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Re: Handling returns from mkdir.

by samarzone (Pilgrim)
on Dec 24, 2010 at 08:32 UTC ( #879000=note: print w/ replies, xml ) Need Help??


in reply to Handling returns from mkdir.

mkdir does not give any standard output. In case of failure of mkdir you see the error output which is not returned by backtick (``) operators. You may have to redirect error output to standard output to capture it.

my $op = `mkdir winlog 2>&1`;

On my system the error message in case of pre-existence of directory is "cannot create directory `winlog': File exists" which will fail your regular expression. I think using the return codes is a better idea than using the error output. You can get the return code in $?

For all codes returned by the mkdir check the detailed manual of the command

Update: As pointed by corion and marto below mkdir of perl is the correct option. My answer is more concerned with the way of getting output rather than the approach.

--
Regards
- Samar


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Re^2: Handling returns from mkdir.
by marto (Chancellor) on Dec 24, 2010 at 09:24 UTC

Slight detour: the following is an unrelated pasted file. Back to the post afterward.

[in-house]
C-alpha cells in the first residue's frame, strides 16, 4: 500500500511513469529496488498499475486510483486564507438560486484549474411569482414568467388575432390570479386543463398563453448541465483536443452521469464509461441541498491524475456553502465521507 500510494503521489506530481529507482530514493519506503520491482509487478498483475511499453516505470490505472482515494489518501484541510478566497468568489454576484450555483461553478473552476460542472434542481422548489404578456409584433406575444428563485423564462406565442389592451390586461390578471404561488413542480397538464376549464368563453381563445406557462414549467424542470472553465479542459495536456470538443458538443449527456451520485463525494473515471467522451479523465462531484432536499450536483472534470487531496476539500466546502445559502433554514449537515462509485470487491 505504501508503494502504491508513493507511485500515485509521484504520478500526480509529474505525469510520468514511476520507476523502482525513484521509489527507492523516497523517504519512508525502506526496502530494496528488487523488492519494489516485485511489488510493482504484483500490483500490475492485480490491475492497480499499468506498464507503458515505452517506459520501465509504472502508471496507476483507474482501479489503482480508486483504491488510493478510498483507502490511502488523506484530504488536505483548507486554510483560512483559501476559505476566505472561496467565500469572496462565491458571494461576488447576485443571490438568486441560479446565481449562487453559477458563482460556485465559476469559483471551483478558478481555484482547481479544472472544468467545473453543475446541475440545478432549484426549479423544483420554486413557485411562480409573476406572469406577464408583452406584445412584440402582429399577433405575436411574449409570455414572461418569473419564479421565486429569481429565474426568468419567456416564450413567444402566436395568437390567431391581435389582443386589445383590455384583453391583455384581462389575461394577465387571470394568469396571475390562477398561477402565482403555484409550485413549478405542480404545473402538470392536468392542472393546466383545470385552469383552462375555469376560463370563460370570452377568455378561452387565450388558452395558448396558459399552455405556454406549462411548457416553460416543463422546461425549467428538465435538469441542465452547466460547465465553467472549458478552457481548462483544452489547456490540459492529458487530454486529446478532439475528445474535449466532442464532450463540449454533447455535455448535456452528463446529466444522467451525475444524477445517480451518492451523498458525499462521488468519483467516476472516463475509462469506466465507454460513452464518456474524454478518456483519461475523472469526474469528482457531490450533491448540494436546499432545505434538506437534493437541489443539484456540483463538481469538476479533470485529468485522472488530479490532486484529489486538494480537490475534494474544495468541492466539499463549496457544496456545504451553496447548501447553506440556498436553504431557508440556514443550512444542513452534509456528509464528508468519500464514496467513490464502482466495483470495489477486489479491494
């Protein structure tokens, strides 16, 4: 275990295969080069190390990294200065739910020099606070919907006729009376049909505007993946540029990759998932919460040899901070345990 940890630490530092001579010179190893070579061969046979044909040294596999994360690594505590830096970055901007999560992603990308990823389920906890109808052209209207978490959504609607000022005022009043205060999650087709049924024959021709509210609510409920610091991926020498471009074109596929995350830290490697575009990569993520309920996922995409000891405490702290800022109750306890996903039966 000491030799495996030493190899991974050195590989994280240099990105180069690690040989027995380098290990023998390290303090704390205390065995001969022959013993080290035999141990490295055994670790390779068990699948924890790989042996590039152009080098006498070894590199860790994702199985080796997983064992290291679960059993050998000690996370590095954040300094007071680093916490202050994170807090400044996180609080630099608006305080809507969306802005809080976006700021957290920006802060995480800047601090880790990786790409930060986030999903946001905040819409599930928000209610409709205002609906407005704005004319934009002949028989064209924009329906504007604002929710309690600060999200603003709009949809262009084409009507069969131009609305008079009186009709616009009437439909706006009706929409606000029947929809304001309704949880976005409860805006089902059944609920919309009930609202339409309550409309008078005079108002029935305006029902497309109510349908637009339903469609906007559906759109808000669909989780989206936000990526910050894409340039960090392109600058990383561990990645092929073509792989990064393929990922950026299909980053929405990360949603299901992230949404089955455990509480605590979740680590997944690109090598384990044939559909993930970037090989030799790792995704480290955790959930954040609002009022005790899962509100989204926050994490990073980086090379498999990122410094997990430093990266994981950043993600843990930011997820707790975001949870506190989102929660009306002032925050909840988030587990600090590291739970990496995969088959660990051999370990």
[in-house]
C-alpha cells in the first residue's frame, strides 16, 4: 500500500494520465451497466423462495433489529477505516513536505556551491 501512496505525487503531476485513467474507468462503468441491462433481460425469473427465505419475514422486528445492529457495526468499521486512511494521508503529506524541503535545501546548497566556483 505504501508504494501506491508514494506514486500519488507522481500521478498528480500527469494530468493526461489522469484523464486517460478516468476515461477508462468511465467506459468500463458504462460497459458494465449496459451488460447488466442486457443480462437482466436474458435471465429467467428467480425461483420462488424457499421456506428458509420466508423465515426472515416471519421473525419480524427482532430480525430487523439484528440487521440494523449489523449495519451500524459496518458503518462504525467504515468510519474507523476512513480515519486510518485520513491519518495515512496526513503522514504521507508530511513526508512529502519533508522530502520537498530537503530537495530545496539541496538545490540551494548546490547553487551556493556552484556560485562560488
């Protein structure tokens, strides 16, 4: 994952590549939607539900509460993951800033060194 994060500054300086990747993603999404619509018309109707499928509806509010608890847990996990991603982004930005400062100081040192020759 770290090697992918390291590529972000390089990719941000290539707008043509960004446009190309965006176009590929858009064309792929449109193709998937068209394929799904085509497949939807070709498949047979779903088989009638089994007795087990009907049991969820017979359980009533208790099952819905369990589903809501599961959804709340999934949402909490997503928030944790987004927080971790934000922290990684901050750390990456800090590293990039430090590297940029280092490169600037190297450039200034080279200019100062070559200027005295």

Perl has a mkdir function built in, there's no need to rely on an external command.

      You are right. In the above answer I was just concerned with the way of output. I should have thought on the approach itself.

      Thanks marto.

      --
      Regards
      - Samar

      Hi marto,

      Thats actually what I was looking for..managed to use the built in command instead.

      I have been trying to find other errors reported by $!(File exists being the only one that kept coming up with the code), without any luck.

      I know this sounds pretty silly but, can you please tell me how i can find them(maybe a list of some sort)....im still a newbie.

      Thanks for all the help so far!!

        On the system documented by this man page, mkdir can return the following:
        • EACCES
        • EEXIST
        • EFAULT
        • ELOOP
        • ENAMETOOLONG
        • ENOENT
        • ENOMEM
        • ENOSPC
        • ENOTDIR
        • EPERM
        • EROFS

        Those constants are provided by Errno and via %!. Don't rely on the stringification except for display purposes, because that depends on the system's locale.

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